A lovely moving service for our start of Lent.
Monday, 12 February 2018
We met for our ten o'clock Eucharist on a bright sunny but cold winters morning. There was much discussion and praise for the Moroccan Dinner of the evening before and good news in the notices that we had also raised a good sum of money, which will go towards the finishing touches to the new Rooms.
The Church had beautiful flowers from a wedding during the week, especially appreciated as it tis Ash Wednesday next week, so our last flowers until Easter.
The Gospel for today, from St Mark, was the story of the Transfiguration. In his sermon Father Stephen spoke about the deep mystery of Christianity, at once a very down to earth faith, with Jesus coming to live among us and calling his disciples from working people, and at the same time this unfathomable mystery of God, made manifest. The symbolism of the Transfiguration, the appearance of Moses and Isaiah, the voice of God, all part of that more profound aspect of Christian faith. Father Stephen told us he had been a Christian all his life, and in Ministry for 30 years, and he felt he was not yet near understanding it all, but as he said The Adventure Goes On!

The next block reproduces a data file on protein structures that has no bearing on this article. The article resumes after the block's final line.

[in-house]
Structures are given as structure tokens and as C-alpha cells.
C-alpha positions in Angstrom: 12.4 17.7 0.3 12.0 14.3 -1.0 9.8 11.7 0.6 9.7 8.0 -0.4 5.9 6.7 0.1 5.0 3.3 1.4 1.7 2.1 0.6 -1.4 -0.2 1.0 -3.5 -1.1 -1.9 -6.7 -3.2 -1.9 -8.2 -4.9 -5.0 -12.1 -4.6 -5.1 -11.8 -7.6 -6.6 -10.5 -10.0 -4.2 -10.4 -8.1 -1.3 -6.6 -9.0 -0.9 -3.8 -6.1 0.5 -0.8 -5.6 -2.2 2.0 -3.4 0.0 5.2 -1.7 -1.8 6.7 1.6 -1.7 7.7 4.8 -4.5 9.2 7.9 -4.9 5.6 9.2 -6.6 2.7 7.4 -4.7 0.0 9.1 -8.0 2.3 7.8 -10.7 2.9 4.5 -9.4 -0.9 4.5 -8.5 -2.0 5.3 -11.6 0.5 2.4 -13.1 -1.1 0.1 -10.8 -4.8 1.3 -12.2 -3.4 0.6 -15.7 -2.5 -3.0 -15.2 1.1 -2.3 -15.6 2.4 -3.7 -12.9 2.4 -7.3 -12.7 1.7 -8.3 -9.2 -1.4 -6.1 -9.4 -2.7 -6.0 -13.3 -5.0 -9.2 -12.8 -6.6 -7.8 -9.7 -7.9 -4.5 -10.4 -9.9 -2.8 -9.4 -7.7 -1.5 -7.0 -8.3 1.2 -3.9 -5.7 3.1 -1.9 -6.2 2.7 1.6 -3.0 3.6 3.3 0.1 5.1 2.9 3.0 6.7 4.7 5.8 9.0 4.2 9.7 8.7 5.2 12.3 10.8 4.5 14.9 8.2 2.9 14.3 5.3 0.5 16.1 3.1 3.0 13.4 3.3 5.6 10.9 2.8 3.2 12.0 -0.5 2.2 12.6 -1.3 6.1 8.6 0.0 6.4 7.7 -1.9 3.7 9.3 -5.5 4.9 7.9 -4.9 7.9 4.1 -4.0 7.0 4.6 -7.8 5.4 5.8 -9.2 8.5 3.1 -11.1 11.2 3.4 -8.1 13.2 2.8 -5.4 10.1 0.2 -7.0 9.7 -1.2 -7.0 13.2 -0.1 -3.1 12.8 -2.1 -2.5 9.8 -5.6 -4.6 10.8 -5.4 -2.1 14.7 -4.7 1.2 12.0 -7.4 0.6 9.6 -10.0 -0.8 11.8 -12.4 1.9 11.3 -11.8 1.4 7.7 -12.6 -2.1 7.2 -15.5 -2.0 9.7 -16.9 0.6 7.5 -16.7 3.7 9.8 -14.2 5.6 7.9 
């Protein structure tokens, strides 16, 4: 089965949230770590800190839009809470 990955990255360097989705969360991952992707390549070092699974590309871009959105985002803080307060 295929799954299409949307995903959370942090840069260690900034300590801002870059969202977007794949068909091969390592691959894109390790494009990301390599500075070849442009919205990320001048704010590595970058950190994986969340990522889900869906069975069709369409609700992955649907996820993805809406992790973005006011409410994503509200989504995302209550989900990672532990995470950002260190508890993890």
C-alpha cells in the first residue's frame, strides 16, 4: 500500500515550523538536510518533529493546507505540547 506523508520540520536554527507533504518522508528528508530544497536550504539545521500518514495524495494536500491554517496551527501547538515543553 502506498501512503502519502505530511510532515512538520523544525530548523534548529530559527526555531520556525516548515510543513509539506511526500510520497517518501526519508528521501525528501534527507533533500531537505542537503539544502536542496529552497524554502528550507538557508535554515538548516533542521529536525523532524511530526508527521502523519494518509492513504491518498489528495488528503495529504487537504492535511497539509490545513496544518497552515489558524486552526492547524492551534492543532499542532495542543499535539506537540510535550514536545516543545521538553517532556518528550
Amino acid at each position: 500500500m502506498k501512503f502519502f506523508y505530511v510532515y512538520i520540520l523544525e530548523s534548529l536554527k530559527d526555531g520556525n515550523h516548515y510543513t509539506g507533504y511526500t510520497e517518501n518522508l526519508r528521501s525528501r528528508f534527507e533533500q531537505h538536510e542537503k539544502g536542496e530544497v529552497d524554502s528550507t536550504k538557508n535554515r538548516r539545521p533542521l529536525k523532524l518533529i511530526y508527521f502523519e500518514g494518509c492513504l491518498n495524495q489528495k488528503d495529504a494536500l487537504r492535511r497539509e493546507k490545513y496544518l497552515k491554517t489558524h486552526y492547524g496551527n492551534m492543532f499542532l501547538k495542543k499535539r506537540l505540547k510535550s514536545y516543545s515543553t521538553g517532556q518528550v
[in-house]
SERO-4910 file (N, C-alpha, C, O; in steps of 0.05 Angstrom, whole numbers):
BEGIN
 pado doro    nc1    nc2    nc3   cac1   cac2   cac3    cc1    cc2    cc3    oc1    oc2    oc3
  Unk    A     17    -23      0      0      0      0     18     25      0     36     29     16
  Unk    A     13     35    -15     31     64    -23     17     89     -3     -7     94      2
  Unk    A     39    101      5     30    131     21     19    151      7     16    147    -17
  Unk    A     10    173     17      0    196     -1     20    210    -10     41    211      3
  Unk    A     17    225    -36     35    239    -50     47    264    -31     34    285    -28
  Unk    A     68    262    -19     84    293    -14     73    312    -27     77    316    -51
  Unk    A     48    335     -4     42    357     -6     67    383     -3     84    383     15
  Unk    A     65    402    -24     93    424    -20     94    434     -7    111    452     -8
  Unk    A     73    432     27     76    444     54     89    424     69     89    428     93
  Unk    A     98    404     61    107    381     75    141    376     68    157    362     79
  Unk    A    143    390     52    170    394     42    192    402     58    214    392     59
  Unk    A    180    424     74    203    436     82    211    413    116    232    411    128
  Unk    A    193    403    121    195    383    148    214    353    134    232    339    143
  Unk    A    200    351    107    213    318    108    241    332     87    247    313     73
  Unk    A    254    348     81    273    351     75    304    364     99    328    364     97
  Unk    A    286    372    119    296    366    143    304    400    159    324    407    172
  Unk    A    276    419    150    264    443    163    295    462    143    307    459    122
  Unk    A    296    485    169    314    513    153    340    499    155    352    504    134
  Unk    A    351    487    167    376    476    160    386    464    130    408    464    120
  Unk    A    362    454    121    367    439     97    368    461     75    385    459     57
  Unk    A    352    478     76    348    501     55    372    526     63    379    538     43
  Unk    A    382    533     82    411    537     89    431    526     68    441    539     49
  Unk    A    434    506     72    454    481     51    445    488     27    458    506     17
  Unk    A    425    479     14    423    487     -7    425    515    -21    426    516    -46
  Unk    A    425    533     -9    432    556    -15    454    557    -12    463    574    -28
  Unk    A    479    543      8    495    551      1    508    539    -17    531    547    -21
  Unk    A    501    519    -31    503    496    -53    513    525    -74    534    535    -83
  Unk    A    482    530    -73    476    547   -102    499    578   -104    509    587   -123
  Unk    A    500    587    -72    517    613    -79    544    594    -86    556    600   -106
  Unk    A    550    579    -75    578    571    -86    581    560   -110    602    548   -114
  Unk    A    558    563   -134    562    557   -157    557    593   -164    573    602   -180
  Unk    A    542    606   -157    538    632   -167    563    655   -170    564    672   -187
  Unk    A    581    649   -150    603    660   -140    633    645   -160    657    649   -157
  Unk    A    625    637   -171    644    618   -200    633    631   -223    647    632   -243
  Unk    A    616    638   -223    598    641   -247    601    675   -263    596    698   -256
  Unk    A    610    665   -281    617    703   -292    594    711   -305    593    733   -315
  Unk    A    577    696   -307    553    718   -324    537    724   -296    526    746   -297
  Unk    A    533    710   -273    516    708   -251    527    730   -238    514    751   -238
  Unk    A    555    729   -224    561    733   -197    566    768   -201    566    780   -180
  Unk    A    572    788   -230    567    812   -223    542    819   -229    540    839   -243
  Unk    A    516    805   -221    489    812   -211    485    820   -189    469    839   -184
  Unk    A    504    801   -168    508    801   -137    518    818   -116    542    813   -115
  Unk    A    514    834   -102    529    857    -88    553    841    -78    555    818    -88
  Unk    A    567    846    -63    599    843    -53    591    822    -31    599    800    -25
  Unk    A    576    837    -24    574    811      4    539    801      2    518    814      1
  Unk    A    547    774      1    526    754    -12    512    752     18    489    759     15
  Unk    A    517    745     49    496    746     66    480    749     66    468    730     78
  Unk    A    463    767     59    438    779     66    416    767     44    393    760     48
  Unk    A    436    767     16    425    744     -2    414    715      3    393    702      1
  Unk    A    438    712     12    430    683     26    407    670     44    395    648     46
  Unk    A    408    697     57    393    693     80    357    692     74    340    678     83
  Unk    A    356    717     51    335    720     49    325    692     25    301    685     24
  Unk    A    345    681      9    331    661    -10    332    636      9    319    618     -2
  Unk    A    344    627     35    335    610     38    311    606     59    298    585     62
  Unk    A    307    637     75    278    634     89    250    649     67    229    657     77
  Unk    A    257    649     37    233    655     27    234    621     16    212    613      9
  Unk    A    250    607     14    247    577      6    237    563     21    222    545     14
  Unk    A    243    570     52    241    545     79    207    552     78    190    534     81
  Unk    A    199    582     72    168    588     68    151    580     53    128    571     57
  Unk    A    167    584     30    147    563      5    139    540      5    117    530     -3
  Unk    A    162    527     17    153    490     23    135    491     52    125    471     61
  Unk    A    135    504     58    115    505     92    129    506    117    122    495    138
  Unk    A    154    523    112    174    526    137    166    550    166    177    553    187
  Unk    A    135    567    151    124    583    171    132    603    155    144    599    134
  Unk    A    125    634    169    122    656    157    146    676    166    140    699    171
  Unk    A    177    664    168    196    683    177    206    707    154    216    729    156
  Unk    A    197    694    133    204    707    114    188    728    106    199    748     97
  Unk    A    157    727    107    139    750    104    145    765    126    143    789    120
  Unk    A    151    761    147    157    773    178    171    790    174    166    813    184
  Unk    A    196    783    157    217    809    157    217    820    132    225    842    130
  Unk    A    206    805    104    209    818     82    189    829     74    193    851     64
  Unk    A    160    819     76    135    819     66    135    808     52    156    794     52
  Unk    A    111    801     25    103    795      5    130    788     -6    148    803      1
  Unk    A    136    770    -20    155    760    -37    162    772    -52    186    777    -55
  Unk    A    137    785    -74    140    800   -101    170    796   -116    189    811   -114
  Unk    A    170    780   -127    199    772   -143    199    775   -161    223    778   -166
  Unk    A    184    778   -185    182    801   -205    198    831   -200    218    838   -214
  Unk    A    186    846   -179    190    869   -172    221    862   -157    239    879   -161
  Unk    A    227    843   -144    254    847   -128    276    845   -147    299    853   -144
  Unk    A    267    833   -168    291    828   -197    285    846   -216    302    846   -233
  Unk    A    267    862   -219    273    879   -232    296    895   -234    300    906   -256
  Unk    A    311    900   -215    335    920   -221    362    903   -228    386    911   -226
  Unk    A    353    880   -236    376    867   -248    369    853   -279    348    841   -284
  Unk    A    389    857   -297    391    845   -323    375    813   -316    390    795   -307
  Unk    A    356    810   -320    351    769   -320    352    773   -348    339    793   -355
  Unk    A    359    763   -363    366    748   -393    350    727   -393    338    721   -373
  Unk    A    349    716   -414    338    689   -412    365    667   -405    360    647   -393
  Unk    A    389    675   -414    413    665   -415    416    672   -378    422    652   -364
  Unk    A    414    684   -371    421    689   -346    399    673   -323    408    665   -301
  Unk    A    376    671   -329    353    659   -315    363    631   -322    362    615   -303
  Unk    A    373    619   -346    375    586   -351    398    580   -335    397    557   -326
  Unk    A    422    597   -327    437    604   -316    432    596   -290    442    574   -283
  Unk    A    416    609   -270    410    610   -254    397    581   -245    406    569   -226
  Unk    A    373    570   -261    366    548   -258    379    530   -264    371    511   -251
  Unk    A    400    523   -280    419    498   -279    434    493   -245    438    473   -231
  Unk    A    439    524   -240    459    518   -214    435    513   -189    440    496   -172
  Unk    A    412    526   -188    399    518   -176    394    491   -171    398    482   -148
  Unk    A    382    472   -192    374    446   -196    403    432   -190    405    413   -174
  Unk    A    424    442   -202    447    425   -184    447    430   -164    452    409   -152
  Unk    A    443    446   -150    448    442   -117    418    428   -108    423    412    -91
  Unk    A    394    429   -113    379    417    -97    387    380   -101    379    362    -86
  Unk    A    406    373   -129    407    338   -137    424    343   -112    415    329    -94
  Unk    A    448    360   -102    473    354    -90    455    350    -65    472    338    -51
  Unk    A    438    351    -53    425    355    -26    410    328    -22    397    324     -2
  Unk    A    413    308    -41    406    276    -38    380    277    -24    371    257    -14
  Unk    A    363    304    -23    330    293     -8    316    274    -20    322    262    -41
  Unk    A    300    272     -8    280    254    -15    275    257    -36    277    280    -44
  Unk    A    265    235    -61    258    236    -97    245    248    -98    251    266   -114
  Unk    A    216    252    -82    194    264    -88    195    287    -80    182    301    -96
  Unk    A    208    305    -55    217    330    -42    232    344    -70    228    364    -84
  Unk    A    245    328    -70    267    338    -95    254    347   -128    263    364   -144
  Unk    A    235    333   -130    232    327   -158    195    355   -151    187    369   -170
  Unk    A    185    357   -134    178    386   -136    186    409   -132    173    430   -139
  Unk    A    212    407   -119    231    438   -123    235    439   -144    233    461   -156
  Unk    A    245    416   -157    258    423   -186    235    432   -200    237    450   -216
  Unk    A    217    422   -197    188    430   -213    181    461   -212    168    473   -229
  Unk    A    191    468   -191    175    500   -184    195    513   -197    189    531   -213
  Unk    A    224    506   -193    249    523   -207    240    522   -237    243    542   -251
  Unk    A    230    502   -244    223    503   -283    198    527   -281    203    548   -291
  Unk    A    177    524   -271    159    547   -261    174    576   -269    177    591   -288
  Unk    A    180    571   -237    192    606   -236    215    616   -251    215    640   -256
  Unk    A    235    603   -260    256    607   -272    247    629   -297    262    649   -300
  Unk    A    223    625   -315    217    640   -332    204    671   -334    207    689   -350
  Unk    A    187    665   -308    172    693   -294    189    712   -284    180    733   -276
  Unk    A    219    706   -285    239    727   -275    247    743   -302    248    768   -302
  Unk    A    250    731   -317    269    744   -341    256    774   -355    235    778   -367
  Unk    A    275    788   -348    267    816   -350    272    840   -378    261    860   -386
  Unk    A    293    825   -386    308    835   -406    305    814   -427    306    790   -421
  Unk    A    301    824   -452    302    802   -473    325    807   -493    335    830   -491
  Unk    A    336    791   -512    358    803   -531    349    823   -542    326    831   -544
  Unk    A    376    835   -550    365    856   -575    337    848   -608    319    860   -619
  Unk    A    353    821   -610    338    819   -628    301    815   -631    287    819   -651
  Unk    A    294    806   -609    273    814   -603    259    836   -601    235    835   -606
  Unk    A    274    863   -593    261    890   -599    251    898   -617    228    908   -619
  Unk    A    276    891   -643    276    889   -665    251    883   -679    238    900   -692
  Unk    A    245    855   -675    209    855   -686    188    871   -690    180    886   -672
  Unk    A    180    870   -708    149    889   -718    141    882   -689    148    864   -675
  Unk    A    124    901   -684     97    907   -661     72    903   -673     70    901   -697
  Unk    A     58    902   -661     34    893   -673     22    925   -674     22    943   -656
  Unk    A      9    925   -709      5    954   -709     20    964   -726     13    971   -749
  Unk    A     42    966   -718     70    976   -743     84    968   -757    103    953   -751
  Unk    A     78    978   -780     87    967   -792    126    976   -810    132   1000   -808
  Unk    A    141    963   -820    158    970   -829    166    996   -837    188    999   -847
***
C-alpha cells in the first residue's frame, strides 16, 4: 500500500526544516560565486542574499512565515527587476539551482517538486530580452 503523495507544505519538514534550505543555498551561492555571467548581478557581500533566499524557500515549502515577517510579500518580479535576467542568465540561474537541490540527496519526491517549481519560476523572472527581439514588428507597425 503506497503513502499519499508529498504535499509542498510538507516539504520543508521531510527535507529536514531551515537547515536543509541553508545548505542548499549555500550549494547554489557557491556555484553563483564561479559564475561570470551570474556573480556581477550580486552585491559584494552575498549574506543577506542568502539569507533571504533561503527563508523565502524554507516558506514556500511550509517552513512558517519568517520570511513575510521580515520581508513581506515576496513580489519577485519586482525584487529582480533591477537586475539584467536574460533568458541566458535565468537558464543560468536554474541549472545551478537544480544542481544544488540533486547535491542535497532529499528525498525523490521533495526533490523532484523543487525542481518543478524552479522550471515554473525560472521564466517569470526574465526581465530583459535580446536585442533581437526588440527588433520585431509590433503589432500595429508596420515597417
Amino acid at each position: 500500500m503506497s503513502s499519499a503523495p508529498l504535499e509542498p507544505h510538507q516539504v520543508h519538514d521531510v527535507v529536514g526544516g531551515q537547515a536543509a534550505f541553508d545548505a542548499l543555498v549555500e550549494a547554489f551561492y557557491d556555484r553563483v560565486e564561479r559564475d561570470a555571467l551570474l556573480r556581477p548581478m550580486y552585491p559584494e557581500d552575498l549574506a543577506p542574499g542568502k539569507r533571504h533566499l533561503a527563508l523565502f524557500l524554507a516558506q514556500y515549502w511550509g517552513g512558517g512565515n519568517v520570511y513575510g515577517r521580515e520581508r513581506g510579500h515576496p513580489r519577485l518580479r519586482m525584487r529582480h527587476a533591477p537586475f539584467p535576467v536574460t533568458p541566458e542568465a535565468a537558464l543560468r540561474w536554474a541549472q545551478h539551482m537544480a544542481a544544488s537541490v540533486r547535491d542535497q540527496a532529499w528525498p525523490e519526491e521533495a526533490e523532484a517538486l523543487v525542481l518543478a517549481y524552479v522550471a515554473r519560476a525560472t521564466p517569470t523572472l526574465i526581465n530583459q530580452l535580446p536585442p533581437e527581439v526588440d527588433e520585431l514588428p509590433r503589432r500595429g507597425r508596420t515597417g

The Choir sang Ave Verum by Gounod as the anthem. There was coffee after the service in the new Rooms.

Our next 'Event' is a Cheese and Wine evening with a Silent Auction, on March the 3rd in the Church Hall, tickets from the Church Wardens.

I think I can safely say that a good time was had by all, and after the sale of dinner tickets, raffle and sale of the beautiful table decorations, we raised £610 for ongoing expenses in the Parish Room. The tables were looking splendid thanks to Ann Wade.

I would like to thank our lovely church wardens who were the last to leave (very late) after doing ALL the washing up and cleaning the kitchen.  How they made it to church Sunday morning I have no idea.

I am thinking a French Supper will be good for next year - so watch the Parish Magazine for details.

Hilary Platts (Chef)